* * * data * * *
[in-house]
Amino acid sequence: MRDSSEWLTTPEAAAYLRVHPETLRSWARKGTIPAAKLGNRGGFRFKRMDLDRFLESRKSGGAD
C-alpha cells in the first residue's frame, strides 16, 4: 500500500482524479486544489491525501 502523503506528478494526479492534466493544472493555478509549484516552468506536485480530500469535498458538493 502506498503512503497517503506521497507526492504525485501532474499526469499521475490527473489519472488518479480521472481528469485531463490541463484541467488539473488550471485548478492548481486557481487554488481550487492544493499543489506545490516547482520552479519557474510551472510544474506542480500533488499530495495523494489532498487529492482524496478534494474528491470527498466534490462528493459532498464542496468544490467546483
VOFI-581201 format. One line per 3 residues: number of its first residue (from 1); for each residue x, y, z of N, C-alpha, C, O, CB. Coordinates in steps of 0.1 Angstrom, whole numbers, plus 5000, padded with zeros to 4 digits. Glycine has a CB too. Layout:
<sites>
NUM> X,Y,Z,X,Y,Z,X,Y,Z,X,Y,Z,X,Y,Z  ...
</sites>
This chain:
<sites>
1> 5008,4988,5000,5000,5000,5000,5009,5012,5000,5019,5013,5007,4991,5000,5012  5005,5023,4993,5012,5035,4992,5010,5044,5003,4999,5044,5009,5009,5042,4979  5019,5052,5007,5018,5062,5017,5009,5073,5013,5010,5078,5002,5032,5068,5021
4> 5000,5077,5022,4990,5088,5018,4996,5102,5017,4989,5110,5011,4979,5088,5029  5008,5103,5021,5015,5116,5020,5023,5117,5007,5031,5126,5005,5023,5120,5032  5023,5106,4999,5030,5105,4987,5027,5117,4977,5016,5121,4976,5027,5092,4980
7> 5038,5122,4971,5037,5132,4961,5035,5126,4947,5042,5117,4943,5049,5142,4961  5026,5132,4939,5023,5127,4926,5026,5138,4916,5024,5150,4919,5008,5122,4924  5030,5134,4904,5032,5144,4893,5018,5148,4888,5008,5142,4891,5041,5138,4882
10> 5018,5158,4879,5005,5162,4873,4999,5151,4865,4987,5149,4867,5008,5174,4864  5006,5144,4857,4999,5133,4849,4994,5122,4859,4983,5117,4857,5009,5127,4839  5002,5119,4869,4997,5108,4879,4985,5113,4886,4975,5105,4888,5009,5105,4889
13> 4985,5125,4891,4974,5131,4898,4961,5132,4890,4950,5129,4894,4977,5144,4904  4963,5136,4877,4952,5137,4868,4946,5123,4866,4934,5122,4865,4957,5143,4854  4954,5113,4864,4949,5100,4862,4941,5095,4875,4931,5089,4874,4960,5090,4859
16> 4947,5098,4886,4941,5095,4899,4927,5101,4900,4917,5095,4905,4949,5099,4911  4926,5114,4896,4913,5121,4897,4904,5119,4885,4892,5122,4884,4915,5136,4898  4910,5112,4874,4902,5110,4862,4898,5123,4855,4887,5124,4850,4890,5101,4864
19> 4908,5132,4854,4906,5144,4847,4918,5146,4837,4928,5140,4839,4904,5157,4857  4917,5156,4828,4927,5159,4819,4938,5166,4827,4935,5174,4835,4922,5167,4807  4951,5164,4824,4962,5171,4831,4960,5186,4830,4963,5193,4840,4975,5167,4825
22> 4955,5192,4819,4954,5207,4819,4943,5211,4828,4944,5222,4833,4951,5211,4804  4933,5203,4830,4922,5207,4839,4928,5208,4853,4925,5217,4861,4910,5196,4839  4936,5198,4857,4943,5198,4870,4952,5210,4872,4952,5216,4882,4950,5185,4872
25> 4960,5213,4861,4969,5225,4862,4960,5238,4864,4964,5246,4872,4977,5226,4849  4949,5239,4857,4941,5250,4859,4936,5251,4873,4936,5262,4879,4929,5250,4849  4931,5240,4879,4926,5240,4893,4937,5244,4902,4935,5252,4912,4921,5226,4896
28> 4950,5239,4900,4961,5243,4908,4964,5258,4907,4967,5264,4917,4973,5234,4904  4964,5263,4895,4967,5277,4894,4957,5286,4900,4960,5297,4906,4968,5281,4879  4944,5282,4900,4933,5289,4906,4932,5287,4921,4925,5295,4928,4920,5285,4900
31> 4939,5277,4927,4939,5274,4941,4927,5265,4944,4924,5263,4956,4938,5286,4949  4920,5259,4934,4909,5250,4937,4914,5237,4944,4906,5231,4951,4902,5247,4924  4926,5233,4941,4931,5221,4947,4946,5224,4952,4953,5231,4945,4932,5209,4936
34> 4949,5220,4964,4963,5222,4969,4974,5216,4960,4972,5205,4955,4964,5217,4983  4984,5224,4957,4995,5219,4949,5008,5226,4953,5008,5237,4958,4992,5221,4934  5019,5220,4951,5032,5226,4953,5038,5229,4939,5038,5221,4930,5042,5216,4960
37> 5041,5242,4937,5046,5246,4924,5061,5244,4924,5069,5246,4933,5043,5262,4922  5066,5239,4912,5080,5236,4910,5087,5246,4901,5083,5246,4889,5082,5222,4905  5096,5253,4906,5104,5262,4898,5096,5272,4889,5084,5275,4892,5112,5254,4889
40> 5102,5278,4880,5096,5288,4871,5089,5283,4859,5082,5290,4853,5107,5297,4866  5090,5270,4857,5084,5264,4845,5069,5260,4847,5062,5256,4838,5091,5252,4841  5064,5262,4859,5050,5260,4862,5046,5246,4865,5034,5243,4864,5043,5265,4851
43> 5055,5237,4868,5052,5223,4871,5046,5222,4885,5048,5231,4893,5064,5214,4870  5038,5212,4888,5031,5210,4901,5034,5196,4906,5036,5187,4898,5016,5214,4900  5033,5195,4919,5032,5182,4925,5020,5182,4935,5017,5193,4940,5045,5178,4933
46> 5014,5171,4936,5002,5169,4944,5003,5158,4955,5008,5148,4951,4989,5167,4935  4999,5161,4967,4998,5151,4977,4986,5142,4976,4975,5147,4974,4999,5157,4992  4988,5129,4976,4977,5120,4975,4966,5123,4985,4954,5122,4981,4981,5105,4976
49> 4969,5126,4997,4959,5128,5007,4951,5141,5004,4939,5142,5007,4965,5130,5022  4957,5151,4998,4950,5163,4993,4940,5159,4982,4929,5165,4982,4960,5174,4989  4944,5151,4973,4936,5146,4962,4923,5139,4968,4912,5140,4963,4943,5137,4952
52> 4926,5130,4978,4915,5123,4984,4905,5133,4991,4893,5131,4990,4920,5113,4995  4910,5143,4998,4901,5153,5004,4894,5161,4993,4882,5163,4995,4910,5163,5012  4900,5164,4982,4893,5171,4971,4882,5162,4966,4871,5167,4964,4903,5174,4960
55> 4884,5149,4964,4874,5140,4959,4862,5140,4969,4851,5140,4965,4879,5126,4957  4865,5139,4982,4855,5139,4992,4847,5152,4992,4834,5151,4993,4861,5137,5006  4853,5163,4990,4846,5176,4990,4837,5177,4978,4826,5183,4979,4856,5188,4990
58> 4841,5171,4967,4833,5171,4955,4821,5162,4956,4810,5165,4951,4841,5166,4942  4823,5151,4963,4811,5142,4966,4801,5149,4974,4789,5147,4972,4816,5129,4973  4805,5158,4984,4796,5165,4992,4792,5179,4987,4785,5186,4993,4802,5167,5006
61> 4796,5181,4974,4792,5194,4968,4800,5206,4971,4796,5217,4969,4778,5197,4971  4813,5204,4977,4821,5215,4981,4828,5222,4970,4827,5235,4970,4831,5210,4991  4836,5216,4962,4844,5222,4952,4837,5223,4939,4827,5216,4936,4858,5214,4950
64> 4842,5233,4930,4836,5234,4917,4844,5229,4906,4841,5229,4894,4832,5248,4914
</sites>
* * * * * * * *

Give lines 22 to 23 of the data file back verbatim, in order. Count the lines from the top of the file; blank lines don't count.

37> 5041,5242,4937,5046,5246,4924,5061,5244,4924,5069,5246,4933,5043,5262,4922  5066,5239,4912,5080,5236,4910,5087,5246,4901,5083,5246,4889,5082,5222,4905  5096,5253,4906,5104,5262,4898,5096,5272,4889,5084,5275,4892,5112,5254,4889
40> 5102,5278,4880,5096,5288,4871,5089,5283,4859,5082,5290,4853,5107,5297,4866  5090,5270,4857,5084,5264,4845,5069,5260,4847,5062,5256,4838,5091,5252,4841  5064,5262,4859,5050,5260,4862,5046,5246,4865,5034,5243,4864,5043,5265,4851